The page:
An article published in the Sun today, states that just as the Beatles helped America to recover from the shock of the assassination of President Kennedy back in 1964 , now 40 years later, Sir Paul is once again helping to heal the nation following the events of September 11.
The article quotes a Chicago radio interview during which D.J. Herri Hemmert told Sir Paul, "When you guys first hit these shores in 1964 after the assassination of John Kennedy, you lifted our spirits. We needed that. We saw what music can do to heal and now you're here doing it again after September 11 with this show."
E! Entertainment critic David Adelson told Sir Paul much the same thing in his interview when he said, "There is an emotional aspect to this show, people are really moved to tears. When they leave there's an emotional connection made on a number of levels. It seems there is a post-September 11 connection made with Freedom and also a familiarity with you coming in. It's as though they are taking comfort in your presence. The Press are making an analogy between when you first arrived here in 1964 with The Beatles. It was also a tough time for America - America was in shock."
Sir Paul is also experiencing the similarities:"I think there are similarities. When JFK was killed we felt it as well as you guys. It was a world shock - we could identify with it. When we came over here America was recovering from the shock. There was a feeling that it was a tough time and we were part of the relief process, part of helping to get them back to normality and being able to party.According to an aide to Sir Paul, "The reviews have been the best he has had in his whole career. The reaction is like nothing I've seen on the previous two world tours. The TV coverage has been unreal."
"There was a feeling of that then - and now it's even more so. This was an attack on freedom that the world felt. It was an attack on New York that left you in shock - it certainly left me in shock - and left most democratic countries in shock. It's happening to us all and so we want to come and show some support and at the same time show we can get on with our way of life.
"It's comforting for me too. Post September 11 it's good to be with an American audience. I do feel that emotional connection with them. People are in an emotional state in America. It's a serious time. It's a time to protect your way of life and also enjoy it. It is good to be here to help with the healing process."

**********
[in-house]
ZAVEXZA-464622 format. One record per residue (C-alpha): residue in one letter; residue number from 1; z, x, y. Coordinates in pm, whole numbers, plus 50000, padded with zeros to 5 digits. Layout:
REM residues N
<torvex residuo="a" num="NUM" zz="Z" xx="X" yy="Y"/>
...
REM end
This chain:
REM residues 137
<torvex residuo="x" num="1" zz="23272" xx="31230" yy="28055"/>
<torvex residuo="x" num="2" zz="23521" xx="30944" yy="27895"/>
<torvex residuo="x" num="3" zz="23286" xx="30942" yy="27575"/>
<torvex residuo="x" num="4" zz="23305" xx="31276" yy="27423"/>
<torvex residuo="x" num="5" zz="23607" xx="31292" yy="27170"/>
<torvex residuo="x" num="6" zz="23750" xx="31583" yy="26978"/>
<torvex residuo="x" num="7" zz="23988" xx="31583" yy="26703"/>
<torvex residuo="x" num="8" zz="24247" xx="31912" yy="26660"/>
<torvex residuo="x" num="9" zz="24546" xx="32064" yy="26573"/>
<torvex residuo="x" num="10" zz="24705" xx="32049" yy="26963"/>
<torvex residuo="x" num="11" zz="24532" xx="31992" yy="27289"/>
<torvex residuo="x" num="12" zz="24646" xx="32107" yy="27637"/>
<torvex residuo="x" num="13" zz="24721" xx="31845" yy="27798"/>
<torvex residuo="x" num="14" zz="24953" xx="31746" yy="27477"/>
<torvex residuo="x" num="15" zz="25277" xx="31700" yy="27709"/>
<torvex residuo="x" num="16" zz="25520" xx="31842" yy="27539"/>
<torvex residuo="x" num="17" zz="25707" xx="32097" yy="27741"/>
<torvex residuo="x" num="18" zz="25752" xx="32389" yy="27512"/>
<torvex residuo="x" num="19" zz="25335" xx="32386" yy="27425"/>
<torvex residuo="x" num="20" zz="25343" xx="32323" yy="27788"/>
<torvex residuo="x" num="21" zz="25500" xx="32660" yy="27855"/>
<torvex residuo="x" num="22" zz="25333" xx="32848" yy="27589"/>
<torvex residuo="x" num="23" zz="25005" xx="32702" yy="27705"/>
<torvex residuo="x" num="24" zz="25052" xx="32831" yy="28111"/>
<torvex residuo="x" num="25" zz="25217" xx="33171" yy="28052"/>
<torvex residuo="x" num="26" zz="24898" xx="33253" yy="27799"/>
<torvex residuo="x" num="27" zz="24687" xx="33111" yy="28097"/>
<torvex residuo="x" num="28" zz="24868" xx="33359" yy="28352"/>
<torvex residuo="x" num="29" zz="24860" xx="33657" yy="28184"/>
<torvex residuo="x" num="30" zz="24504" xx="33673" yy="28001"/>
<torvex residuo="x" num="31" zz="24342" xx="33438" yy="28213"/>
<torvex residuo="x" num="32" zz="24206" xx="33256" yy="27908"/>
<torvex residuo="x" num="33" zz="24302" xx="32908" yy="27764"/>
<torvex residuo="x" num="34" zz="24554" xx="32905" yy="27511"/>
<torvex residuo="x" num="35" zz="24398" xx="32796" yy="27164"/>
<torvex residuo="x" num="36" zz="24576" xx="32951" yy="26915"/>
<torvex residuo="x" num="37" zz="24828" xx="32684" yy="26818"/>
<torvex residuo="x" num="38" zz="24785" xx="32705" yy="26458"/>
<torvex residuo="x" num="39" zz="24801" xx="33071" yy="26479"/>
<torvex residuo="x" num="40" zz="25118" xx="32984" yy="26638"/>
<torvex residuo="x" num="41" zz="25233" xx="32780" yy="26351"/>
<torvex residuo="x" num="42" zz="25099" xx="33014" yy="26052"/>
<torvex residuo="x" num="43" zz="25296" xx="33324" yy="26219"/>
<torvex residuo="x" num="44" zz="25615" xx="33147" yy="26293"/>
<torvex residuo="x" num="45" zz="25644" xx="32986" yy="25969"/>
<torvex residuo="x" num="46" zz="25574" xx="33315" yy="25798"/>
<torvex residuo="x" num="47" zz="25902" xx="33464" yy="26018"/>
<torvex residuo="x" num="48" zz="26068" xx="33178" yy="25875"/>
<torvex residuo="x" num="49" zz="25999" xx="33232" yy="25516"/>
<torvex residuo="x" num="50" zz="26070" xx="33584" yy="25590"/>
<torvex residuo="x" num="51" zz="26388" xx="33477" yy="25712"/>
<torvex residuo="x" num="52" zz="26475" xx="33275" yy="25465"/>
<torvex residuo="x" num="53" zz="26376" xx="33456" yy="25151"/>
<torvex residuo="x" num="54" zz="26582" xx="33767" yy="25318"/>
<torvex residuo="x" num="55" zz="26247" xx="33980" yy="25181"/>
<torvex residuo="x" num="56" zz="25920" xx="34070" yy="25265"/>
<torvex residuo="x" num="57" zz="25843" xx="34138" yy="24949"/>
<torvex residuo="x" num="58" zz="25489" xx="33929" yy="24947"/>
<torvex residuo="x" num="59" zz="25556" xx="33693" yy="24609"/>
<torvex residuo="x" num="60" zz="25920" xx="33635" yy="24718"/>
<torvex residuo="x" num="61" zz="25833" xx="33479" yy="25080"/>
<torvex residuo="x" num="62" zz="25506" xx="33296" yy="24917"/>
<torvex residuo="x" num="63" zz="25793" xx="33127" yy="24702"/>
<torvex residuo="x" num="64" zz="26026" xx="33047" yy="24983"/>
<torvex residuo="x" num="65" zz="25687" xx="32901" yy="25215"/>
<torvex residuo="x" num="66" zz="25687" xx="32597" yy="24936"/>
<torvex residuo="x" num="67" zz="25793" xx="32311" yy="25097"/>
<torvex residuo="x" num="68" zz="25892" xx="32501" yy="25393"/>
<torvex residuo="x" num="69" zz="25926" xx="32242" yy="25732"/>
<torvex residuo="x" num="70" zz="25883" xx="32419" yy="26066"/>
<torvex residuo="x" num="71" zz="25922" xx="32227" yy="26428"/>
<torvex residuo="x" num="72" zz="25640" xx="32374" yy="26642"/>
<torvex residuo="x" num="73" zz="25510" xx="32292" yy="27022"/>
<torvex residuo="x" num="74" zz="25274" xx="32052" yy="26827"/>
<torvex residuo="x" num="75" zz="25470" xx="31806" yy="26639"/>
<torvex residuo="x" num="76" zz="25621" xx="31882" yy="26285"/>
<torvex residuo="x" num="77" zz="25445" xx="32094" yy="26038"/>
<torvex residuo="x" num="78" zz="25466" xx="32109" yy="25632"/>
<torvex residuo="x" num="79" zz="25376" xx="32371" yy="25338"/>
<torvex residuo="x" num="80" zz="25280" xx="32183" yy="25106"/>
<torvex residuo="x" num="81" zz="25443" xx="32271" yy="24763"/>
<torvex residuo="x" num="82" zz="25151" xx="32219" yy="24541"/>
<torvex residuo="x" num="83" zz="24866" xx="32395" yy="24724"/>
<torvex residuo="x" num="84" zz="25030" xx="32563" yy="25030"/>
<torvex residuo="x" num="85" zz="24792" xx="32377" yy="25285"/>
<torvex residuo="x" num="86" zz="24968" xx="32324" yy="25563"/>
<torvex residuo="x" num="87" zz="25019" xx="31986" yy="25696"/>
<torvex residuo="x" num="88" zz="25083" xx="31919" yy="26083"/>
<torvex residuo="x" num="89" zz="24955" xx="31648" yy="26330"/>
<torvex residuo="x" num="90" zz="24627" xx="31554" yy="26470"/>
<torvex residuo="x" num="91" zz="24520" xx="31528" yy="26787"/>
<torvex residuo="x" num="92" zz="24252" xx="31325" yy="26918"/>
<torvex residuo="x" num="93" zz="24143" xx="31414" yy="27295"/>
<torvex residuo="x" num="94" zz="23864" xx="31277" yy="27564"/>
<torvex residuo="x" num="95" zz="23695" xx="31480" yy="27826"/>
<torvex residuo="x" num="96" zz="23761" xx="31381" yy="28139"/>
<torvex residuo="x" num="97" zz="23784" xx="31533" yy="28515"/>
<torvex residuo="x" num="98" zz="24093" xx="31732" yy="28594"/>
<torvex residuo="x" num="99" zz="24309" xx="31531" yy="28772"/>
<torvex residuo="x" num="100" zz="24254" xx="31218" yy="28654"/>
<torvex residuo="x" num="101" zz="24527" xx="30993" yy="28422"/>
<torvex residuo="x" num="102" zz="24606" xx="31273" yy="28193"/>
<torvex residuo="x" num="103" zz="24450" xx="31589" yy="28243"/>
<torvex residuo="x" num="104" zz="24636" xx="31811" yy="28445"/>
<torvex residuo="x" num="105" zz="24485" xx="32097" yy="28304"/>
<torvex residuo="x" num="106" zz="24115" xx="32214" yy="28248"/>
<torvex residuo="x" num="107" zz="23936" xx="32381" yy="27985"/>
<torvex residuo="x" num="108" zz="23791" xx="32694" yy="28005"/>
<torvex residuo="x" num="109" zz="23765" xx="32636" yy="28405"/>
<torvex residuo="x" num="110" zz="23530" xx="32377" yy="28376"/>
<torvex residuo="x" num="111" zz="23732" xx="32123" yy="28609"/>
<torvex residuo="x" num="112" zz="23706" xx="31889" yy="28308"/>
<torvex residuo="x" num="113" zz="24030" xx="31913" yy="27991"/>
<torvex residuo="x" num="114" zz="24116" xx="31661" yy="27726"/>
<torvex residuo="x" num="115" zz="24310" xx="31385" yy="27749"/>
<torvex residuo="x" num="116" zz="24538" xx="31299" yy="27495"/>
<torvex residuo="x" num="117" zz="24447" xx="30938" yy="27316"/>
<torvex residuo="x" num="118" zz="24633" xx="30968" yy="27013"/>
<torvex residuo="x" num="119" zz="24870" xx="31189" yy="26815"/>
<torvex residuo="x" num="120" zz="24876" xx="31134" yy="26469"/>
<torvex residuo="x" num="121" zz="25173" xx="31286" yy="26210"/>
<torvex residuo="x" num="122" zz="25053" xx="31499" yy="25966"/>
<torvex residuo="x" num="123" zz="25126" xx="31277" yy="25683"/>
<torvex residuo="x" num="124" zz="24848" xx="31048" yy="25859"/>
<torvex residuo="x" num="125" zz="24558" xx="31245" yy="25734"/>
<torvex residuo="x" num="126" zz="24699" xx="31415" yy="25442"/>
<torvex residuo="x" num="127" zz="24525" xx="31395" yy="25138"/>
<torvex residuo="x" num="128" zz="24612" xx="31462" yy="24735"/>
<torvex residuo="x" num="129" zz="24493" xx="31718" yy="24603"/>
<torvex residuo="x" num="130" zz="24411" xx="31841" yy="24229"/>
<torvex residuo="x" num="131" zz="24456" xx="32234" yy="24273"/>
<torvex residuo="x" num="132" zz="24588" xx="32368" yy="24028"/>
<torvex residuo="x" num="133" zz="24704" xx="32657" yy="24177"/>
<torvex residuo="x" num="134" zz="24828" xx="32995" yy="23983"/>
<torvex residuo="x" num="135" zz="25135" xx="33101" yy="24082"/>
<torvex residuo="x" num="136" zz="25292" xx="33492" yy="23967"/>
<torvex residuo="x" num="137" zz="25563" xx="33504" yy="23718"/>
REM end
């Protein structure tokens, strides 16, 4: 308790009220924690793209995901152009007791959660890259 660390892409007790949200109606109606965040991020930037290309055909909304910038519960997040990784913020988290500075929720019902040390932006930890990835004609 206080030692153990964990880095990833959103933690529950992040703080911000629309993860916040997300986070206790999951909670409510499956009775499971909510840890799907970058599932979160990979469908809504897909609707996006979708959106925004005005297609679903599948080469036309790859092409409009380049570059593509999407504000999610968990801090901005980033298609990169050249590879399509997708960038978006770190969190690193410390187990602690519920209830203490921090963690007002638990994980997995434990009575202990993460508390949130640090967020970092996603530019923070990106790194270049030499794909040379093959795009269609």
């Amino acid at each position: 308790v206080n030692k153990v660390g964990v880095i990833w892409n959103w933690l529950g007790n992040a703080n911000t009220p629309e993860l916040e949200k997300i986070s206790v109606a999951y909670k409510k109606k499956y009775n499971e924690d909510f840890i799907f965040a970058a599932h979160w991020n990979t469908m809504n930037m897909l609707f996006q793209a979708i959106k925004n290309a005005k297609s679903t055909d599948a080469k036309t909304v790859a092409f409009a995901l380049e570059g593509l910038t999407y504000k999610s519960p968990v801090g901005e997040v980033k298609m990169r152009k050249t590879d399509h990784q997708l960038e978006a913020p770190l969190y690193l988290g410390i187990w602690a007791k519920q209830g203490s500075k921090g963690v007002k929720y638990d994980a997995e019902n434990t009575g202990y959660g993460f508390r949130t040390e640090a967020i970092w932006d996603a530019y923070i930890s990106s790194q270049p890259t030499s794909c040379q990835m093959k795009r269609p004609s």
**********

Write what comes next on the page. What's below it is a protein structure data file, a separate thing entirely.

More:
This is what the reviews are saying:
The LA Times said his show "lived up to the most endearing and inspiring moments of The Beatles legacy".
The San Francisco Examiner wrote that "for many in the audience, the experience was nothing short of a metaphor for rebirth following September 11th".
The San Francisco Chronicle said: "McCartney has found a way of embracing his weighty Beatles legacy without letting it drag him down. He's pulled it out of the history books and put it back where it belongs, onstage and vibrantly alive.
The Oakland Tribune added: "Paul McCartney aced the opening night of his highly anticipated Driving USA tour. The crowd left amazed."
The Sacramento Bee wrote: "The power of the show was rooted in a band that was the best McCartney has fronted since The Beatles."
The San Jose Mercury News agreed, saying: "The band was the best he's played with since The Fab Four."
The Las Vegas Review-Journal raved: "No other concert crowd I've ever seen has lavished so much affection on a performer. It was wave after wave of love, all the way up to the rafters".
The Chicago Sun-Times commented: "McCartney's voice remains one of the greatest instruments in rock history."
The article closes with a quote from rocker Alice Cooper who saw the show in Las Vegas show. He told a local radio station: "I was 14 years old again. If you're going to see a show this year, go see McCartney's show. The band sounds exactly like The Beatles. You can't get closer."
(kindly submitted by PLUGGED correspondent Joan M. Hopkins)
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